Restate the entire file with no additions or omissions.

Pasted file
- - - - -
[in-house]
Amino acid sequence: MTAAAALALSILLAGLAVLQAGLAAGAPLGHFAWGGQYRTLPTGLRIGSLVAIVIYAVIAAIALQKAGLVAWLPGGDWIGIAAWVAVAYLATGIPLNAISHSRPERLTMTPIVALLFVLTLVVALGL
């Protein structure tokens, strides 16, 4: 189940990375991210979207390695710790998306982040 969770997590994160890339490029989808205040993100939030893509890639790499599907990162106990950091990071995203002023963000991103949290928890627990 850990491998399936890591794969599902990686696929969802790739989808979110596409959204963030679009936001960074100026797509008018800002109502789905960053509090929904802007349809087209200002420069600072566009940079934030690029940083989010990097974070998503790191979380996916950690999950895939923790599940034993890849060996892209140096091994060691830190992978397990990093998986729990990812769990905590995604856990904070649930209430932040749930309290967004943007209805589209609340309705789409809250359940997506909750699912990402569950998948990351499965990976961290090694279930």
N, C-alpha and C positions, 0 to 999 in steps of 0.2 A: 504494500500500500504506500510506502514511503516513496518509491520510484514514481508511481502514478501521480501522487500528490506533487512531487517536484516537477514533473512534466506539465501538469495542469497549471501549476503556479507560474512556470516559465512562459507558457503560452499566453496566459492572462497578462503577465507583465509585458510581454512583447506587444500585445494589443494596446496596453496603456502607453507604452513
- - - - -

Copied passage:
[in-house]
Amino acid sequence: MTAAAALALSILLAGLAVLQAGLAAGAPLGHFAWGGQYRTLPTGLRIGSLVAIVIYAVIAAIALQKAGLVAWLPGGDWIGIAAWVAVAYLATGIPLNAISHSRPERLTMTPIVALLFVLTLVVALGL
């Protein structure tokens, strides 16, 4: 189940990375991210979207390695710790998306982040 969770997590994160890339490029989808205040993100939030893509890639790499599907990162106990950091990071995203002023963000991103949290928890627990 850990491998399936890591794969599902990686696929969802790739989808979110596409959204963030679009936001960074100026797509008018800002109502789905960053509090929904802007349809087209200002420069600072566009940079934030690029940083989010990097974070998503790191979380996916950690999950895939923790599940034993890849060996892209140096091994060691830190992978397990990093998986729990990812769990905590995604856990904070649930209430932040749930309290967004943007209805589209609340309705789409809250359940997506909750699912990402569950998948990351499965990976961290090694279930």
N, C-alpha and C positions, 0 to 999 in steps of 0.2 A: 504494500500500500504506500510506502514511503516513496518509491520510484514514481508511481502514478501521480501522487500528490506533487512531487517536484516537477514533473512534466506539465501538469495542469497549471501549476503556479507560474512556470516559465512562459507558457503560452499566453496566459492572462497578462503577465507583465509585458510581454512583447506587444500585445494589443494596446496596453496603456502607453507604452513